The Disaggregation of the Patient into their Constituent Parts

The ethos of medicine is born from rugged individualism. There was a man, his black bag, and his experience pitted against a cornucopia of ills and ailments affecting mankind. Essential to this approach is the perspective of the physician focused on the patient as a whole. As medicine was modernized in the 19th and 20th centuries, the knowledge base exploded. In addition, the physician workforce became more diverse and representative of the population. Thus, one person could no longer be the keeper of all knowledge, perspectives, and skills encompassed within the practice of medicine. Sub-specialists were born. This allowed more in-depth exploration of each facet of taking care of the sick, but an unintended consequence was the parsing or disaggregation of the patient into signs, symptoms, and diagnoses. Over time, the focus for each of the blind wise men feeling on the proverbial elephant degenerated into each describing the situation as a trunk, an ear, a belly or a tail. Thus, the reality that they were all describing the same animal was lost. Similarly, in medicine, as the pendulum swung further toward the extreme of subspecialty run care, the focus on the patient as a whole was sacrificed for an in-depth look solely at the list of things being treated.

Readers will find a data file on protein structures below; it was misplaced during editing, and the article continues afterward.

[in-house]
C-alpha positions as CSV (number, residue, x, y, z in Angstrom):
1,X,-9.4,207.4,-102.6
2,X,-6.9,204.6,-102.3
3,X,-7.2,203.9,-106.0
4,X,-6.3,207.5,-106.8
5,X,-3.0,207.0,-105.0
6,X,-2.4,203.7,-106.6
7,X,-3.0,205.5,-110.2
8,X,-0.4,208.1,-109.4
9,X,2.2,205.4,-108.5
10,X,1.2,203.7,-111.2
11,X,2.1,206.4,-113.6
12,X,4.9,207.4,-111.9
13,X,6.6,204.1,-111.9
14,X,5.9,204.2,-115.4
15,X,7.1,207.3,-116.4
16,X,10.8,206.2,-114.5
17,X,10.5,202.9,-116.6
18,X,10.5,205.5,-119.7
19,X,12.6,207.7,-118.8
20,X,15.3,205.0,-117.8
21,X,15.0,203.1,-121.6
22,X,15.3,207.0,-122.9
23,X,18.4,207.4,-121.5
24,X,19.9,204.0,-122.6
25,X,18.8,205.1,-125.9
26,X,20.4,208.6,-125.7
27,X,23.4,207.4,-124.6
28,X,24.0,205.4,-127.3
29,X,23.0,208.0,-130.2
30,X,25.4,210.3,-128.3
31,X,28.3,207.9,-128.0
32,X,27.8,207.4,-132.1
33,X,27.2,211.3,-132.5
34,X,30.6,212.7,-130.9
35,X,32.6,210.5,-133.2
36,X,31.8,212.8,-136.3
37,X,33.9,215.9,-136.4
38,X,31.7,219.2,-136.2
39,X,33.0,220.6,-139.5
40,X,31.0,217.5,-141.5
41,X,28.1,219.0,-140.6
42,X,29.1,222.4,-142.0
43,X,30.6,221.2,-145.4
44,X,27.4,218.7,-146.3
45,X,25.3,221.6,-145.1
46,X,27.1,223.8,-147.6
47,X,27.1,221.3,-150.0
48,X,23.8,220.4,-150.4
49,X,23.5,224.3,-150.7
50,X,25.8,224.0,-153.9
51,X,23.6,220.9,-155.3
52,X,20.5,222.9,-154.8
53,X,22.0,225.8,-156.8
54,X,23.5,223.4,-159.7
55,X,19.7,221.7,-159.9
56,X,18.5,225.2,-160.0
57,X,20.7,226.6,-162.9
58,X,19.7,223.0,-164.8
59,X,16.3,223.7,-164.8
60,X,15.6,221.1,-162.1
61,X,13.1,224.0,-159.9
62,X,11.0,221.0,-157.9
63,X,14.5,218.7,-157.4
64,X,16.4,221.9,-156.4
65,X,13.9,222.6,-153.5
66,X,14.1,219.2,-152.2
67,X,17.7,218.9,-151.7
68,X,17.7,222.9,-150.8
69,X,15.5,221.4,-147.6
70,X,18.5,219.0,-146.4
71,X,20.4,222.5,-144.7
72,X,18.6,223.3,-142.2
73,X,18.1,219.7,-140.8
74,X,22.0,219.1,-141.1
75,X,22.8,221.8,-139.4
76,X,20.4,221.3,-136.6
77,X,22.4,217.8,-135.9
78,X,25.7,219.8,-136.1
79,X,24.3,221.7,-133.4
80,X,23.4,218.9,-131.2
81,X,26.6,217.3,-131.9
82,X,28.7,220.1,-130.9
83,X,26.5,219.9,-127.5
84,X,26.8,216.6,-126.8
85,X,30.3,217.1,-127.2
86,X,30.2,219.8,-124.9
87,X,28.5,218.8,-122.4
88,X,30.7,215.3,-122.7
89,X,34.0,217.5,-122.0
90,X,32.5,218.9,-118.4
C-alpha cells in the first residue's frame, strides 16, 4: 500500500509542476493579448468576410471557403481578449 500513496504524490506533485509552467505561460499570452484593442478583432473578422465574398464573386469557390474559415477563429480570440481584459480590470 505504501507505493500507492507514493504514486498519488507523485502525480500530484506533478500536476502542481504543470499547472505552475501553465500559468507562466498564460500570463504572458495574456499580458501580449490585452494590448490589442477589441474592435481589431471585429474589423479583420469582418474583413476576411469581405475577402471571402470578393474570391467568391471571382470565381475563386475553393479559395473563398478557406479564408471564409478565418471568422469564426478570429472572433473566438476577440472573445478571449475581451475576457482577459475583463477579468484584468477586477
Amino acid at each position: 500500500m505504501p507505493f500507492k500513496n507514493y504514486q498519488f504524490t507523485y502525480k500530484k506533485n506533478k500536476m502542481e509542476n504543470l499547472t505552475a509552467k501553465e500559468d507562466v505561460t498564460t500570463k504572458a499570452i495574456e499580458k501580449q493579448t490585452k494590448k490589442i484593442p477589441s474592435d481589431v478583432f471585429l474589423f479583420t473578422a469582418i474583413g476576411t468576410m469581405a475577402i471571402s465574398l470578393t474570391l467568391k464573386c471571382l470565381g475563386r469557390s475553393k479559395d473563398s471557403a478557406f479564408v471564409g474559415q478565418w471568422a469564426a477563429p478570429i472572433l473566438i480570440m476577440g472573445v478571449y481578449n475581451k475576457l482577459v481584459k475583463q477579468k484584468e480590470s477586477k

The disaggregation of the patient led to some key realities affecting physician training, reimbursement for services rendered and the culture of medicine. In post-graduate medical education, physicians and surgeons no longer focused on common core knowledge. Every specialty focused on the ailments within their wheelhouse. The identity of disease consequences, beyond those strictly related to direct pathophysiology, took a back seat. This led to technical experts that sometimes lacked the compassion and comprehensive reasoning to see the impact of disease beyond the textbook and provide solutions that not only follow the algorithm but also were viable within the life construct of the one being treated. Reimbursement for services also changed. It moved from focusing on time and care to focusing on providing fees for “action” like a procedure or consultative service. Thus, being a generalist no longer garnered the billing and collections like sub-specialists. Narrow expertise was valued by the system in the form of higher rates of reimbursement and by the public in the form of a higher social cache and prestige. Finally, the culture of medicine changed through the disaggregation of the patient by subdividing the House of Medicine. The Orthopedic Surgeons could claim utter and complete ignorance on any matter affecting or concerning a non-musculoskeletal pathology – leaving an abused woman with a broken arm healed but not safe. At the same time, the Internist could move past the depression and social isolation caused by chronic and profound illness – leaving a diabetic patient labeled as non-compliant when they actually were just overwhelmed and sad at the realities of their life. This shift in how patients were seen had real consequences and not all of them positive.